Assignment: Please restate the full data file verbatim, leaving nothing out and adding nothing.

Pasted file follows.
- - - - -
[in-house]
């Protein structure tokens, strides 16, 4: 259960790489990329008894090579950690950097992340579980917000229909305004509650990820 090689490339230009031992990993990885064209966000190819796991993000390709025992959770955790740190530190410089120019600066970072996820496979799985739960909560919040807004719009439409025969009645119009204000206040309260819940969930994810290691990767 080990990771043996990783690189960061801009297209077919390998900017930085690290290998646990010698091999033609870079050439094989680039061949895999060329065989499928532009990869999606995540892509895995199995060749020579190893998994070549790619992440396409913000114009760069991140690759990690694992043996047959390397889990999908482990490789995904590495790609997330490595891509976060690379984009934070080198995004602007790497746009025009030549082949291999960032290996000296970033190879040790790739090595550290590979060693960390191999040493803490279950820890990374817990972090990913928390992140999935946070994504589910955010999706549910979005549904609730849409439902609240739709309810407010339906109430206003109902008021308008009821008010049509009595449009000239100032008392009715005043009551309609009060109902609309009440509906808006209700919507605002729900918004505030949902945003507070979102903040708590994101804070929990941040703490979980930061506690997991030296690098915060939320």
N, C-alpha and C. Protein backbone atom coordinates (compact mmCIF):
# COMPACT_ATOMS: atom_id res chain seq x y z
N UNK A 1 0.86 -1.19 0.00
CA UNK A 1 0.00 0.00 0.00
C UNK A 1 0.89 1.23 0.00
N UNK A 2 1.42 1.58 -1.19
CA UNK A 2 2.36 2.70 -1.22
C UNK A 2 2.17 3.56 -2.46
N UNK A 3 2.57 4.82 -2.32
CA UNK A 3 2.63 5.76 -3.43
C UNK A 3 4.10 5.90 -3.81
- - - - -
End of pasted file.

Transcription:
[in-house]
């Protein structure tokens, strides 16, 4: 259960790489990329008894090579950690950097992340579980917000229909305004509650990820 090689490339230009031992990993990885064209966000190819796991993000390709025992959770955790740190530190410089120019600066970072996820496979799985739960909560919040807004719009439409025969009645119009204000206040309260819940969930994810290691990767 080990990771043996990783690189960061801009297209077919390998900017930085690290290998646990010698091999033609870079050439094989680039061949895999060329065989499928532009990869999606995540892509895995199995060749020579190893998994070549790619992440396409913000114009760069991140690759990690694992043996047959390397889990999908482990490789995904590495790609997330490595891509976060690379984009934070080198995004602007790497746009025009030549082949291999960032290996000296970033190879040790790739090595550290590979060693960390191999040493803490279950820890990374817990972090990913928390992140999935946070994504589910955010999706549910979005549904609730849409439902609240739709309810407010339906109430206003109902008021308008009821008010049509009595449009000239100032008392009715005043009551309609009060109902609309009440509906808006209700919507605002729900918004505030949902945003507070979102903040708590994101804070929990941040703490979980930061506690997991030296690098915060939320």
N, C-alpha and C. Protein backbone atom coordinates (compact mmCIF):
# COMPACT_ATOMS: atom_id res chain seq x y z
N UNK A 1 0.86 -1.19 0.00
CA UNK A 1 0.00 0.00 0.00
C UNK A 1 0.89 1.23 0.00
N UNK A 2 1.42 1.58 -1.19
CA UNK A 2 2.36 2.70 -1.22
C UNK A 2 2.17 3.56 -2.46
N UNK A 3 2.57 4.82 -2.32
CA UNK A 3 2.63 5.76 -3.43
C UNK A 3 4.10 5.90 -3.81